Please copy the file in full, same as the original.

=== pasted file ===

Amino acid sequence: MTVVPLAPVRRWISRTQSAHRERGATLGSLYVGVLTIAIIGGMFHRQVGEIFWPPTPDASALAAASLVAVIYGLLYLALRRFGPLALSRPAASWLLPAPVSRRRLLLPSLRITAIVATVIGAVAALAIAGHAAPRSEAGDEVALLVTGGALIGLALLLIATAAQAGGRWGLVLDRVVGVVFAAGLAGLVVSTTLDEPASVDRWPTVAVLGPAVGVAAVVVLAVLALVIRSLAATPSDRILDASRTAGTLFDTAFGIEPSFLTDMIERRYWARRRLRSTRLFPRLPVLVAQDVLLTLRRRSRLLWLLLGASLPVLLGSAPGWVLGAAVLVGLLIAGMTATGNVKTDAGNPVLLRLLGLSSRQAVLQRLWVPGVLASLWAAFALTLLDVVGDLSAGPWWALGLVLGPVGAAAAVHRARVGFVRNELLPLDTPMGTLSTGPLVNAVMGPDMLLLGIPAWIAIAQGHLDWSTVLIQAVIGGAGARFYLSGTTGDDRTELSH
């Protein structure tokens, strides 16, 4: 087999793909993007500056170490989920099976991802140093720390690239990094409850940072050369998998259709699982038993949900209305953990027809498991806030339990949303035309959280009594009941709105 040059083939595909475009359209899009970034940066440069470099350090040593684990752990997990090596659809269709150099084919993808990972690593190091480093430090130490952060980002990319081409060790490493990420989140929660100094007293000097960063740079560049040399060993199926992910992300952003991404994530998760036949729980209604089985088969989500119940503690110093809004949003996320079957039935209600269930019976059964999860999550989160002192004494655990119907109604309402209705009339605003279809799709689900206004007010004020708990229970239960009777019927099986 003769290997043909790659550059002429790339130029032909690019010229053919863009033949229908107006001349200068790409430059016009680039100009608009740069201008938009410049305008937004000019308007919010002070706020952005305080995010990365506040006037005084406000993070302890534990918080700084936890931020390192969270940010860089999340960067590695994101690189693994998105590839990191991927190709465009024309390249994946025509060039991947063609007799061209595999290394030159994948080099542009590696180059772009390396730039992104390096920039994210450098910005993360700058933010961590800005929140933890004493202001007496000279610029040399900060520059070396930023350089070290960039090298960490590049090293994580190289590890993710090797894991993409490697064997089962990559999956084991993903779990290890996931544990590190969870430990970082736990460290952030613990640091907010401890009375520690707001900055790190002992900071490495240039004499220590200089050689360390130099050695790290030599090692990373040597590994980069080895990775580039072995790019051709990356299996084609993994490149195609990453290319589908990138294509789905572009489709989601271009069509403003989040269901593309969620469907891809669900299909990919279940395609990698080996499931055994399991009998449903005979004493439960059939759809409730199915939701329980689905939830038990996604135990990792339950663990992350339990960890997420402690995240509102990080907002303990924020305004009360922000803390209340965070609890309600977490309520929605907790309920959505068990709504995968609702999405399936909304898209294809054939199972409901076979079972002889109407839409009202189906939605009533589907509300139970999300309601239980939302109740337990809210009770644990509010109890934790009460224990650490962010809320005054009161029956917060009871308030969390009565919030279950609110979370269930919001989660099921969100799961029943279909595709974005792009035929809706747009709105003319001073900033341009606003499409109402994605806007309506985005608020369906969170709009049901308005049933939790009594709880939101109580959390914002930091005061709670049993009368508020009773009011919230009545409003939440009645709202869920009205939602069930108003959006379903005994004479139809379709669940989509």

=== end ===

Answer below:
Amino acid sequence: MTVVPLAPVRRWISRTQSAHRERGATLGSLYVGVLTIAIIGGMFHRQVGEIFWPPTPDASALAAASLVAVIYGLLYLALRRFGPLALSRPAASWLLPAPVSRRRLLLPSLRITAIVATVIGAVAALAIAGHAAPRSEAGDEVALLVTGGALIGLALLLIATAAQAGGRWGLVLDRVVGVVFAAGLAGLVVSTTLDEPASVDRWPTVAVLGPAVGVAAVVVLAVLALVIRSLAATPSDRILDASRTAGTLFDTAFGIEPSFLTDMIERRYWARRRLRSTRLFPRLPVLVAQDVLLTLRRRSRLLWLLLGASLPVLLGSAPGWVLGAAVLVGLLIAGMTATGNVKTDAGNPVLLRLLGLSSRQAVLQRLWVPGVLASLWAAFALTLLDVVGDLSAGPWWALGLVLGPVGAAAAVHRARVGFVRNELLPLDTPMGTLSTGPLVNAVMGPDMLLLGIPAWIAIAQGHLDWSTVLIQAVIGGAGARFYLSGTTGDDRTELSH
């Protein structure tokens, strides 16, 4: 087999793909993007500056170490989920099976991802140093720390690239990094409850940072050369998998259709699982038993949900209305953990027809498991806030339990949303035309959280009594009941709105 040059083939595909475009359209899009970034940066440069470099350090040593684990752990997990090596659809269709150099084919993808990972690593190091480093430090130490952060980002990319081409060790490493990420989140929660100094007293000097960063740079560049040399060993199926992910992300952003991404994530998760036949729980209604089985088969989500119940503690110093809004949003996320079957039935209600269930019976059964999860999550989160002192004494655990119907109604309402209705009339605003279809799709689900206004007010004020708990229970239960009777019927099986 003769290997043909790659550059002429790339130029032909690019010229053919863009033949229908107006001349200068790409430059016009680039100009608009740069201008938009410049305008937004000019308007919010002070706020952005305080995010990365506040006037005084406000993070302890534990918080700084936890931020390192969270940010860089999340960067590695994101690189693994998105590839990191991927190709465009024309390249994946025509060039991947063609007799061209595999290394030159994948080099542009590696180059772009390396730039992104390096920039994210450098910005993360700058933010961590800005929140933890004493202001007496000279610029040399900060520059070396930023350089070290960039090298960490590049090293994580190289590890993710090797894991993409490697064997089962990559999956084991993903779990290890996931544990590190969870430990970082736990460290952030613990640091907010401890009375520690707001900055790190002992900071490495240039004499220590200089050689360390130099050695790290030599090692990373040597590994980069080895990775580039072995790019051709990356299996084609993994490149195609990453290319589908990138294509789905572009489709989601271009069509403003989040269901593309969620469907891809669900299909990919279940395609990698080996499931055994399991009998449903005979004493439960059939759809409730199915939701329980689905939830038990996604135990990792339950663990992350339990960890997420402690995240509102990080907002303990924020305004009360922000803390209340965070609890309600977490309520929605907790309920959505068990709504995968609702999405399936909304898209294809054939199972409901076979079972002889109407839409009202189906939605009533589907509300139970999300309601239980939302109740337990809210009770644990509010109890934790009460224990650490962010809320005054009161029956917060009871308030969390009565919030279950609110979370269930919001989660099921969100799961029943279909595709974005792009035929809706747009709105003319001073900033341009606003499409109402994605806007309506985005608020369906969170709009049901308005049933939790009594709880939101109580959390914002930091005061709670049993009368508020009773009011919230009545409003939440009645709202869920009205939602069930108003959006379903005994004479139809379709669940989509």